One Grand Gallery—a not-for-profit art gallery located on East Burnside in Portland—came under fire in the wake of an art exhibition, “Fuck You Mr. President.” The show featured contributions by artists from across the country and committed to splitting all profits from print sales between Planned Parenthood, the American Civil Liberties Union and the National Immigration Law Center. All of the art focused around the central theme of distaste for the current commander in chief.
Although the general theme of the exhibition has been lambasted by many, the controversy was centered around a piece of window art displayed prominently in the front of the gallery. The mural by local artist Compton Creep depicted President Trump in the middle of having his throat cut in a fashion similar to beheadings carried out by various terrorist groups. The image portrays Trump’s face bloodied, a knife held firmly to his neck and his head being yanked back by the hair.
Once pictures of the window mural began to make rounds throughout social media on July 17 the gallery was instantly thrown into the national spotlight, and the reviews were unfavorable. The gallery’s Facebook page and Yelp were immediately bombarded with comments and negative ratings left by individuals from around the country. The comments ranged from threats to demands for the art to be taken down and even included warnings of the potential for government involvement.
The gallery quickly defended its mural on its Facebook page, stating “the same people offended over a ‘death threat’ are the same people upholding death threats & violence. Irony.” The message was posted and subsequently removed on July 17, the same day the pictures began circulating online. By the following Thursday, July 19, One Grand Gallery had removed its Facebook page entirely. Its website and Instagram are still online, but neither make any mention of the window art or of the exhibition itself. The mural was also taken down in the wake of the controversy.
The artist behind the mural defended himself and his artwork, saying “it’s an artistic interpretation of the chaos going on right now, nothing more.” The founder of the gallery, who has remained insistent on not identifying himself, told a FOX 12 reporter he had made the decision to remove the mural after the response, saying he was threatened by people who “want the gallery to go up in flames with [his] family.”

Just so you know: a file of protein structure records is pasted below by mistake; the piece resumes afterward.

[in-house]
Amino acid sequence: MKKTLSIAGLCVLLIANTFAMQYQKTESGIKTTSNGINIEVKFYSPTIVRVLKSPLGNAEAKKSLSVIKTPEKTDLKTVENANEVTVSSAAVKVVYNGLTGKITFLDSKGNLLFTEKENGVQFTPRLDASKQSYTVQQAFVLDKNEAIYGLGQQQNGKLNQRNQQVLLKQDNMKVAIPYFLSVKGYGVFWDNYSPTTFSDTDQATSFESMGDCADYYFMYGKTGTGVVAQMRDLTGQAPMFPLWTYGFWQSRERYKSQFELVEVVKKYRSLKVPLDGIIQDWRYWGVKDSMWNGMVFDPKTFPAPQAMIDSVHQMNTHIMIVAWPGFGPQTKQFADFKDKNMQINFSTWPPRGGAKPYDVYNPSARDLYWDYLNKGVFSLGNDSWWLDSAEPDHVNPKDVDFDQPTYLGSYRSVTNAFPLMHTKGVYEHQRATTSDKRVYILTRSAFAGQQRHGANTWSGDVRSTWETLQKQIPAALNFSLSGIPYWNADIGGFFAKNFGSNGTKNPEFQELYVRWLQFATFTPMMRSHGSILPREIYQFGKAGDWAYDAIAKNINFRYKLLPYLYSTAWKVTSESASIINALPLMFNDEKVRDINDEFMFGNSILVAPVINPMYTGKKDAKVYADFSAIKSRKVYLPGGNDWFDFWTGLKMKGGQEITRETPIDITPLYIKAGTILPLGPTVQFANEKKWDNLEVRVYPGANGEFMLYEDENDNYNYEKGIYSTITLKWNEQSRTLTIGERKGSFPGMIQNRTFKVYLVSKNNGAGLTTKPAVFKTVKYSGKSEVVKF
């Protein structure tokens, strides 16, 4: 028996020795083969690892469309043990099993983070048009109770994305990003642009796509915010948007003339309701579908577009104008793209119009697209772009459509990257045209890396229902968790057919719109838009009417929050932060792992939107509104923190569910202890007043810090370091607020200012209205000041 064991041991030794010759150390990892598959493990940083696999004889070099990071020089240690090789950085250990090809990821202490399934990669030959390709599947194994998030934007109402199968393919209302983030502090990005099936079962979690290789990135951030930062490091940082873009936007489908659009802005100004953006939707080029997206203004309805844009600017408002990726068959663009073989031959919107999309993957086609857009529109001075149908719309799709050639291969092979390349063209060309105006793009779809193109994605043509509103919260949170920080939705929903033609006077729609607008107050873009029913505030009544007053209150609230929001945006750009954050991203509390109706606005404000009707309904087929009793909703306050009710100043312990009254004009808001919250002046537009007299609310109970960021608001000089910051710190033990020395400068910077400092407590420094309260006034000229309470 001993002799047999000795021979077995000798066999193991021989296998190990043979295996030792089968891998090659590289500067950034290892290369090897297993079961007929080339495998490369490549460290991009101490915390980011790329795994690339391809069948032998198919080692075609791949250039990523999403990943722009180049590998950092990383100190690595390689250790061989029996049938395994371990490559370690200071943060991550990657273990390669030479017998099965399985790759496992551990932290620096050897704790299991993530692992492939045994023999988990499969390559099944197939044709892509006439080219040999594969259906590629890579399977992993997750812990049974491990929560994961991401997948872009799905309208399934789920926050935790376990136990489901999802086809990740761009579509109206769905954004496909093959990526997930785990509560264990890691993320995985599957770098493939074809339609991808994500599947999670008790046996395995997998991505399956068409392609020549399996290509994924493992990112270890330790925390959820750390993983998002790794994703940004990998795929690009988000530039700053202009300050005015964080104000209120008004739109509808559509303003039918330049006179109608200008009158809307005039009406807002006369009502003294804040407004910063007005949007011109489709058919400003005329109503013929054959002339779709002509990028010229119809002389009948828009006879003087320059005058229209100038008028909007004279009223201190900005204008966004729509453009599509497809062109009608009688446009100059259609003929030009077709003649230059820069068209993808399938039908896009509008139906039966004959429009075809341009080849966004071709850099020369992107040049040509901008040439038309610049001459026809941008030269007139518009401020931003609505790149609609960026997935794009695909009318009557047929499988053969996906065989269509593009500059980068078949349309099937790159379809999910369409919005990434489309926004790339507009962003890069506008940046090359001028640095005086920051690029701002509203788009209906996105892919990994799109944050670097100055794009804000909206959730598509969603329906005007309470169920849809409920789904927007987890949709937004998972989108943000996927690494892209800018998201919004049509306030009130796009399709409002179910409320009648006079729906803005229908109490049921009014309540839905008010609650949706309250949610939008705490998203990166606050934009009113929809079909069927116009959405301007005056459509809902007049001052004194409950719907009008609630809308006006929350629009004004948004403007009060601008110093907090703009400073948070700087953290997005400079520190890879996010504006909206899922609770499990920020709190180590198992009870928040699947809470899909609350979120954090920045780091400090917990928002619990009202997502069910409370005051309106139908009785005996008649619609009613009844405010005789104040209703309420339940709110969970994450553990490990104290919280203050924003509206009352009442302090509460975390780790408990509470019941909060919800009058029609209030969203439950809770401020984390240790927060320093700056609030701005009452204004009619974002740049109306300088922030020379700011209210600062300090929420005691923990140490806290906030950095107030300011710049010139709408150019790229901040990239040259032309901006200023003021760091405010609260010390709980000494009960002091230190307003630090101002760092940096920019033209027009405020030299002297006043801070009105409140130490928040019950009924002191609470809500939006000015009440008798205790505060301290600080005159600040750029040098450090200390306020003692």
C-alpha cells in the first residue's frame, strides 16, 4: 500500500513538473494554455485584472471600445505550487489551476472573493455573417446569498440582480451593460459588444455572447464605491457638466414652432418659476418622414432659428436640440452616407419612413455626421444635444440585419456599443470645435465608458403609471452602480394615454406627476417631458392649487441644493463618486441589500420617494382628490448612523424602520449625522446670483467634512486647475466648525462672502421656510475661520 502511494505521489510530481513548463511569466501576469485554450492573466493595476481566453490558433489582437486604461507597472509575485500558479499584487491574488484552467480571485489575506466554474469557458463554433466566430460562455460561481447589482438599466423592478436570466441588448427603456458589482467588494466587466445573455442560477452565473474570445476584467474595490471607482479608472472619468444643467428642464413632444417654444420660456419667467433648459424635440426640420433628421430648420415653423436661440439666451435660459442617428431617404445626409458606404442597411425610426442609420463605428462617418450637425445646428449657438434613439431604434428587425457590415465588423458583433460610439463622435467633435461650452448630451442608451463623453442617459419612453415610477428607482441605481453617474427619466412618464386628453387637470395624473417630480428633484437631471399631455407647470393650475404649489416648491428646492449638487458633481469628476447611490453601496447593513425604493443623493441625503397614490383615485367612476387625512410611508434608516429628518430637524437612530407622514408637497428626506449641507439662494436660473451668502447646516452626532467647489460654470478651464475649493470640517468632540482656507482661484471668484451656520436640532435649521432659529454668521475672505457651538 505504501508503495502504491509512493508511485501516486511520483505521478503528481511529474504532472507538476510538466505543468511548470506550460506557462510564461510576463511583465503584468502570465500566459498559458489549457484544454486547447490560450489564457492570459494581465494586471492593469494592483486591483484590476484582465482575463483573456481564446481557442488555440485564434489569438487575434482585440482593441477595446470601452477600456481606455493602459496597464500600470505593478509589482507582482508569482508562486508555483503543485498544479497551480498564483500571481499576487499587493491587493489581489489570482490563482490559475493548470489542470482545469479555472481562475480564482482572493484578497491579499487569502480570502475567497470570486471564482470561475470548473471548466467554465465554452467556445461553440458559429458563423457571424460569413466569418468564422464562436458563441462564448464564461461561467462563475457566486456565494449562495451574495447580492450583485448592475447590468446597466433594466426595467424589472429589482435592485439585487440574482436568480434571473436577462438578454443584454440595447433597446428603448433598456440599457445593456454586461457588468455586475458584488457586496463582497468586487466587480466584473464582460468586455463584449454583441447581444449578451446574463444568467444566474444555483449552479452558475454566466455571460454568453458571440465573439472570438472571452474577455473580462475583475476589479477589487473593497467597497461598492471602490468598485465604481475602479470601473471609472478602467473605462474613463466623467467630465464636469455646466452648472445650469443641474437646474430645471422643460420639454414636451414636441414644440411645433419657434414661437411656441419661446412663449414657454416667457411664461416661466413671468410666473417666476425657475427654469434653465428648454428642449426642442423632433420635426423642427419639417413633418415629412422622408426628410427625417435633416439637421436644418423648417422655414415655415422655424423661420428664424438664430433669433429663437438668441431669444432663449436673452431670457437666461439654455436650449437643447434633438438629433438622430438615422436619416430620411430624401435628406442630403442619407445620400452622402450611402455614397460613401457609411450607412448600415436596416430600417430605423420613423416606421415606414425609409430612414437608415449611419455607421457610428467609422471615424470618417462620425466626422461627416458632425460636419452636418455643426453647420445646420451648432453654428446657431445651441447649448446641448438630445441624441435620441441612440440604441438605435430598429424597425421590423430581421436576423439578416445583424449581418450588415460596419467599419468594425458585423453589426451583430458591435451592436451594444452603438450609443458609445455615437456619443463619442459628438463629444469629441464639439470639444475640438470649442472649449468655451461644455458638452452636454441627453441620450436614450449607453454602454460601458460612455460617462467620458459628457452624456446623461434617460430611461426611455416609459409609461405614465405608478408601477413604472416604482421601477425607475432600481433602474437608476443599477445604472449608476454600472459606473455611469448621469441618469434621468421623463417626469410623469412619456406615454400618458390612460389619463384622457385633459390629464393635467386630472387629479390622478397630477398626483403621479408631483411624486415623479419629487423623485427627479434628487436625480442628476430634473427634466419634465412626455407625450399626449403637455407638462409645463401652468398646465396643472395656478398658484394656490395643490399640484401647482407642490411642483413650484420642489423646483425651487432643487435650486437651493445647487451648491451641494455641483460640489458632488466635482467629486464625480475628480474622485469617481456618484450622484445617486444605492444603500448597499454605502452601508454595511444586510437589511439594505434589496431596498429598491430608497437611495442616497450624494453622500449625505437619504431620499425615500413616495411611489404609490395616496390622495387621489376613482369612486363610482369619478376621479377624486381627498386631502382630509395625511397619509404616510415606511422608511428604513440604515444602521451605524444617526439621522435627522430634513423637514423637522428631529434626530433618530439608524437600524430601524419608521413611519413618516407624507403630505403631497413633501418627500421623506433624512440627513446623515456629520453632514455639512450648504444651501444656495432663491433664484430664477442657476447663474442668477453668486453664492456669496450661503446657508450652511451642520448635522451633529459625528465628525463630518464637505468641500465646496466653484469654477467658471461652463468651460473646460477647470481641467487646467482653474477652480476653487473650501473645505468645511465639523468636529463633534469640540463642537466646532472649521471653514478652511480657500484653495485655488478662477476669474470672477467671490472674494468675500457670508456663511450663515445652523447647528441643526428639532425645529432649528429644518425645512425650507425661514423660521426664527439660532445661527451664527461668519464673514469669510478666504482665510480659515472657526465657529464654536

The backlash has not been restricted to the gallery and its founder, however. Dane Johnson, the owner of a shop located above the gallery, has been receiving phone calls from all across the country. “I’ve had threats to have rocks thrown through the window,” Johnson said. “I’ve had threats that we’re never going to do business with you again. And I’ve also had threats on my life; you know, we’re going to come and kill you.”
The sensation and outrage caused by the negative depiction of President Trump is no new occurrence; One Grand Gallery has become one of many individuals and organizations that have received national and international attention for acting as provocateurs against the current administration. Kathy Griffin became the subject of extreme criticism after posing for a photo in which she appeared to be holding the severed head of the president. The effect on her career was monumental—she lost a position with CNN and was the subject of an investigation by the Secret Service.
Jim Carrey recently released a painting that depicted a vampiric Trump eating a child’s leg. The painting features the words “Art of the Meal” and was posted on Carrey’s Twitter along with the caption, “If the Democrats would just stop the Mueller investigation, build a wall, declare me a God and pass a special law allowing me to marry my hot daughter, I wouldn’t have to devour these immigrant babies. It’s terrible what they’re doing. Obstructionists!”
As of now, a spokesperson for the Secret Service has said the organization is aware of the image but no further comment could be made regarding potential investigations. The Portland Police Bureau, when contacted, stated they had yet to receive any complaints.